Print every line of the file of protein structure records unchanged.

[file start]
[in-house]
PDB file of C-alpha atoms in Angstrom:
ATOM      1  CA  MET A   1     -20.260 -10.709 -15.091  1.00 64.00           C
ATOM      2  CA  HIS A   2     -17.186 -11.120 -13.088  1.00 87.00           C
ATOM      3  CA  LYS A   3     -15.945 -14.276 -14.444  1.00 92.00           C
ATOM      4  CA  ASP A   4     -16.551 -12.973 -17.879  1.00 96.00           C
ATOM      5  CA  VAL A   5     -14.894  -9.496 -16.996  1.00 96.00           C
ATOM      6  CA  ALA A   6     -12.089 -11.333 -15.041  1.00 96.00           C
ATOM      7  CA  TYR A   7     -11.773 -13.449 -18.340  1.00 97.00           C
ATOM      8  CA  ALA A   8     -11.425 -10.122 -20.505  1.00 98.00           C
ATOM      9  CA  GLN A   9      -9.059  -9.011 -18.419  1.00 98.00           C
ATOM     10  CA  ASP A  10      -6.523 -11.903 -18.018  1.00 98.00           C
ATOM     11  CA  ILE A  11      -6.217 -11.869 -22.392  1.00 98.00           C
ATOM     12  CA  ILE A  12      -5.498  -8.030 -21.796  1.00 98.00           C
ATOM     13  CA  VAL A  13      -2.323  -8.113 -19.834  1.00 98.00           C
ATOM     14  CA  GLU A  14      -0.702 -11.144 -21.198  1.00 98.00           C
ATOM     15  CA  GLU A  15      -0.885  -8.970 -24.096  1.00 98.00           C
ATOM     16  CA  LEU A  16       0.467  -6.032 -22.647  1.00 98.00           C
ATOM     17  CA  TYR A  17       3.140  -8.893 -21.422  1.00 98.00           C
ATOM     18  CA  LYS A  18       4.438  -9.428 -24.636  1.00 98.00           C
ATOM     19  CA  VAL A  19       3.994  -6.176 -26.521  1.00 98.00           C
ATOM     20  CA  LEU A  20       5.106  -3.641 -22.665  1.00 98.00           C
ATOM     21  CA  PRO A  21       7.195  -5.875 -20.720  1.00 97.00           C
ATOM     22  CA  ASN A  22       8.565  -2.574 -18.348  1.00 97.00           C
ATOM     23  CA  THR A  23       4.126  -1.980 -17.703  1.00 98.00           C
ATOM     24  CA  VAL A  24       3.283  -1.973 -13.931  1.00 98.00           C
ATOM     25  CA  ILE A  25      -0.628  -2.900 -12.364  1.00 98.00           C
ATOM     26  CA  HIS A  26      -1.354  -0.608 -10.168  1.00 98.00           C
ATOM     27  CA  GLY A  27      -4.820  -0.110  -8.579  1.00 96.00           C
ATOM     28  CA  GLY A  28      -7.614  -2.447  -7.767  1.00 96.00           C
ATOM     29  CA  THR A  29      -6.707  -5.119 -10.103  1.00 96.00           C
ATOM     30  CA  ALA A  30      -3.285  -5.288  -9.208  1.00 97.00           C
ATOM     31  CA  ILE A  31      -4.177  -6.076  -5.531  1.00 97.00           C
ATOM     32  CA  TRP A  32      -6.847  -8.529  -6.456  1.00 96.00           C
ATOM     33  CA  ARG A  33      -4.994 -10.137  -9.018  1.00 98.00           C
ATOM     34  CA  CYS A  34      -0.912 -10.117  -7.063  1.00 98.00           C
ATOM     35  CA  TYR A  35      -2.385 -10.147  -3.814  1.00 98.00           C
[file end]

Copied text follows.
[in-house]
PDB file of C-alpha atoms in Angstrom:
ATOM      1  CA  MET A   1     -20.260 -10.709 -15.091  1.00 64.00           C
ATOM      2  CA  HIS A   2     -17.186 -11.120 -13.088  1.00 87.00           C
ATOM      3  CA  LYS A   3     -15.945 -14.276 -14.444  1.00 92.00           C
ATOM      4  CA  ASP A   4     -16.551 -12.973 -17.879  1.00 96.00           C
ATOM      5  CA  VAL A   5     -14.894  -9.496 -16.996  1.00 96.00           C
ATOM      6  CA  ALA A   6     -12.089 -11.333 -15.041  1.00 96.00           C
ATOM      7  CA  TYR A   7     -11.773 -13.449 -18.340  1.00 97.00           C
ATOM      8  CA  ALA A   8     -11.425 -10.122 -20.505  1.00 98.00           C
ATOM      9  CA  GLN A   9      -9.059  -9.011 -18.419  1.00 98.00           C
ATOM     10  CA  ASP A  10      -6.523 -11.903 -18.018  1.00 98.00           C
ATOM     11  CA  ILE A  11      -6.217 -11.869 -22.392  1.00 98.00           C
ATOM     12  CA  ILE A  12      -5.498  -8.030 -21.796  1.00 98.00           C
ATOM     13  CA  VAL A  13      -2.323  -8.113 -19.834  1.00 98.00           C
ATOM     14  CA  GLU A  14      -0.702 -11.144 -21.198  1.00 98.00           C
ATOM     15  CA  GLU A  15      -0.885  -8.970 -24.096  1.00 98.00           C
ATOM     16  CA  LEU A  16       0.467  -6.032 -22.647  1.00 98.00           C
ATOM     17  CA  TYR A  17       3.140  -8.893 -21.422  1.00 98.00           C
ATOM     18  CA  LYS A  18       4.438  -9.428 -24.636  1.00 98.00           C
ATOM     19  CA  VAL A  19       3.994  -6.176 -26.521  1.00 98.00           C
ATOM     20  CA  LEU A  20       5.106  -3.641 -22.665  1.00 98.00           C
ATOM     21  CA  PRO A  21       7.195  -5.875 -20.720  1.00 97.00           C
ATOM     22  CA  ASN A  22       8.565  -2.574 -18.348  1.00 97.00           C
ATOM     23  CA  THR A  23       4.126  -1.980 -17.703  1.00 98.00           C
ATOM     24  CA  VAL A  24       3.283  -1.973 -13.931  1.00 98.00           C
ATOM     25  CA  ILE A  25      -0.628  -2.900 -12.364  1.00 98.00           C
ATOM     26  CA  HIS A  26      -1.354  -0.608 -10.168  1.00 98.00           C
ATOM     27  CA  GLY A  27      -4.820  -0.110  -8.579  1.00 96.00           C
ATOM     28  CA  GLY A  28      -7.614  -2.447  -7.767  1.00 96.00           C
ATOM     29  CA  THR A  29      -6.707  -5.119 -10.103  1.00 96.00           C
ATOM     30  CA  ALA A  30      -3.285  -5.288  -9.208  1.00 97.00           C
ATOM     31  CA  ILE A  31      -4.177  -6.076  -5.531  1.00 97.00           C
ATOM     32  CA  TRP A  32      -6.847  -8.529  -6.456  1.00 96.00           C
ATOM     33  CA  ARG A  33      -4.994 -10.137  -9.018  1.00 98.00           C
ATOM     34  CA  CYS A  34      -0.912 -10.117  -7.063  1.00 98.00           C
ATOM     35  CA  TYR A  35      -2.385 -10.147  -3.814  1.00 98.00           C